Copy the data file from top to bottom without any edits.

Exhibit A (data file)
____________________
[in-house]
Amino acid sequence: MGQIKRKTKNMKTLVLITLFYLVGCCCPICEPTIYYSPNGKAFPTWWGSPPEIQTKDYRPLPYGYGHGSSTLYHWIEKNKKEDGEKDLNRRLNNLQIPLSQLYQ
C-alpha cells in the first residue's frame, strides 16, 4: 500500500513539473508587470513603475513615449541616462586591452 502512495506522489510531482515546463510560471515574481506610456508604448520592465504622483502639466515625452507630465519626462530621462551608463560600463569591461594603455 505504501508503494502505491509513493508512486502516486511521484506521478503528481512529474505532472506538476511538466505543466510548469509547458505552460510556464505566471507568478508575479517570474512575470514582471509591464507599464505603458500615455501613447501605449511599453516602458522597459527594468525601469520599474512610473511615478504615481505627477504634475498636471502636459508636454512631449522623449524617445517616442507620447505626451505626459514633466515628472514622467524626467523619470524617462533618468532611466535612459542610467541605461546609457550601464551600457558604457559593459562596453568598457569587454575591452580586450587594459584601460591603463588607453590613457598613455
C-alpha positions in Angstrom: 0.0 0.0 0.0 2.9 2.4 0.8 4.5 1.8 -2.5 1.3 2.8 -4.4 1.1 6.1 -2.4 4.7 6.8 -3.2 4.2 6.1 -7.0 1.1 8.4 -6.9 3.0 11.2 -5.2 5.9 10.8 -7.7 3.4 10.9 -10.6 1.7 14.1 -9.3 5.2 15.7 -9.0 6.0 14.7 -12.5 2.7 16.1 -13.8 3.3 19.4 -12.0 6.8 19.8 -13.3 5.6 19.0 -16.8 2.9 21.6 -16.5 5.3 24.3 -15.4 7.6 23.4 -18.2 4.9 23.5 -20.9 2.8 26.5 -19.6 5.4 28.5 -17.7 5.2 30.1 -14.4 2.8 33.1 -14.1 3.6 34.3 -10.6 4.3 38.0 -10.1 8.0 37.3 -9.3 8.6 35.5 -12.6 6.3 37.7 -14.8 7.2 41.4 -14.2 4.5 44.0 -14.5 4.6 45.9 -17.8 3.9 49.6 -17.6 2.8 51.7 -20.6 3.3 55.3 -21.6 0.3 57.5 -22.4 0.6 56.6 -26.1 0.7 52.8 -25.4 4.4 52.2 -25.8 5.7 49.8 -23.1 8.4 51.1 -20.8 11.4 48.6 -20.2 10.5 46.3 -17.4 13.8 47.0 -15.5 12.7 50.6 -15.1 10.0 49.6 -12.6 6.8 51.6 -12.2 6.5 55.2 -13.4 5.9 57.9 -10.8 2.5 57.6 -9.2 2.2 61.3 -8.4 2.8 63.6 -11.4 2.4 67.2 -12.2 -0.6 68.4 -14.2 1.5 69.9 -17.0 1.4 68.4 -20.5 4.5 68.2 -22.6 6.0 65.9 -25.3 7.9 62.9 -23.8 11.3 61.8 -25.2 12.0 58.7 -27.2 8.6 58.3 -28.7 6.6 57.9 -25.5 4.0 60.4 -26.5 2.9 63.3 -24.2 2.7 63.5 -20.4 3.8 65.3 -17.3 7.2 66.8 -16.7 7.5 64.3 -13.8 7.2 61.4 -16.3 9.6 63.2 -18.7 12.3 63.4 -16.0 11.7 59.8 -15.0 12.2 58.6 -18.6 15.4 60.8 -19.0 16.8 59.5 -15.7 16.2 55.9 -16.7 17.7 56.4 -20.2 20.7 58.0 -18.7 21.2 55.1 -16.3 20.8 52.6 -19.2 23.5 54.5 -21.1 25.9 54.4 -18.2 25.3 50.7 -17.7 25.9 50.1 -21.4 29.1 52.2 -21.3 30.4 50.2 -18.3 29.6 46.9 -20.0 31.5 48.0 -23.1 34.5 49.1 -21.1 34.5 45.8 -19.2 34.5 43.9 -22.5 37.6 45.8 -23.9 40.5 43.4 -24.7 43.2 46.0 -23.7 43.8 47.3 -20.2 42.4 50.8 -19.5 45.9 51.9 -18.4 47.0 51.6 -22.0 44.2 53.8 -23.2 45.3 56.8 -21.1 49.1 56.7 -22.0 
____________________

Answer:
[in-house]
Amino acid sequence: MGQIKRKTKNMKTLVLITLFYLVGCCCPICEPTIYYSPNGKAFPTWWGSPPEIQTKDYRPLPYGYGHGSSTLYHWIEKNKKEDGEKDLNRRLNNLQIPLSQLYQ
C-alpha cells in the first residue's frame, strides 16, 4: 500500500513539473508587470513603475513615449541616462586591452 502512495506522489510531482515546463510560471515574481506610456508604448520592465504622483502639466515625452507630465519626462530621462551608463560600463569591461594603455 505504501508503494502505491509513493508512486502516486511521484506521478503528481512529474505532472506538476511538466505543466510548469509547458505552460510556464505566471507568478508575479517570474512575470514582471509591464507599464505603458500615455501613447501605449511599453516602458522597459527594468525601469520599474512610473511615478504615481505627477504634475498636471502636459508636454512631449522623449524617445517616442507620447505626451505626459514633466515628472514622467524626467523619470524617462533618468532611466535612459542610467541605461546609457550601464551600457558604457559593459562596453568598457569587454575591452580586450587594459584601460591603463588607453590613457598613455
C-alpha positions in Angstrom: 0.0 0.0 0.0 2.9 2.4 0.8 4.5 1.8 -2.5 1.3 2.8 -4.4 1.1 6.1 -2.4 4.7 6.8 -3.2 4.2 6.1 -7.0 1.1 8.4 -6.9 3.0 11.2 -5.2 5.9 10.8 -7.7 3.4 10.9 -10.6 1.7 14.1 -9.3 5.2 15.7 -9.0 6.0 14.7 -12.5 2.7 16.1 -13.8 3.3 19.4 -12.0 6.8 19.8 -13.3 5.6 19.0 -16.8 2.9 21.6 -16.5 5.3 24.3 -15.4 7.6 23.4 -18.2 4.9 23.5 -20.9 2.8 26.5 -19.6 5.4 28.5 -17.7 5.2 30.1 -14.4 2.8 33.1 -14.1 3.6 34.3 -10.6 4.3 38.0 -10.1 8.0 37.3 -9.3 8.6 35.5 -12.6 6.3 37.7 -14.8 7.2 41.4 -14.2 4.5 44.0 -14.5 4.6 45.9 -17.8 3.9 49.6 -17.6 2.8 51.7 -20.6 3.3 55.3 -21.6 0.3 57.5 -22.4 0.6 56.6 -26.1 0.7 52.8 -25.4 4.4 52.2 -25.8 5.7 49.8 -23.1 8.4 51.1 -20.8 11.4 48.6 -20.2 10.5 46.3 -17.4 13.8 47.0 -15.5 12.7 50.6 -15.1 10.0 49.6 -12.6 6.8 51.6 -12.2 6.5 55.2 -13.4 5.9 57.9 -10.8 2.5 57.6 -9.2 2.2 61.3 -8.4 2.8 63.6 -11.4 2.4 67.2 -12.2 -0.6 68.4 -14.2 1.5 69.9 -17.0 1.4 68.4 -20.5 4.5 68.2 -22.6 6.0 65.9 -25.3 7.9 62.9 -23.8 11.3 61.8 -25.2 12.0 58.7 -27.2 8.6 58.3 -28.7 6.6 57.9 -25.5 4.0 60.4 -26.5 2.9 63.3 -24.2 2.7 63.5 -20.4 3.8 65.3 -17.3 7.2 66.8 -16.7 7.5 64.3 -13.8 7.2 61.4 -16.3 9.6 63.2 -18.7 12.3 63.4 -16.0 11.7 59.8 -15.0 12.2 58.6 -18.6 15.4 60.8 -19.0 16.8 59.5 -15.7 16.2 55.9 -16.7 17.7 56.4 -20.2 20.7 58.0 -18.7 21.2 55.1 -16.3 20.8 52.6 -19.2 23.5 54.5 -21.1 25.9 54.4 -18.2 25.3 50.7 -17.7 25.9 50.1 -21.4 29.1 52.2 -21.3 30.4 50.2 -18.3 29.6 46.9 -20.0 31.5 48.0 -23.1 34.5 49.1 -21.1 34.5 45.8 -19.2 34.5 43.9 -22.5 37.6 45.8 -23.9 40.5 43.4 -24.7 43.2 46.0 -23.7 43.8 47.3 -20.2 42.4 50.8 -19.5 45.9 51.9 -18.4 47.0 51.6 -22.0 44.2 53.8 -23.2 45.3 56.8 -21.1 49.1 56.7 -22.0 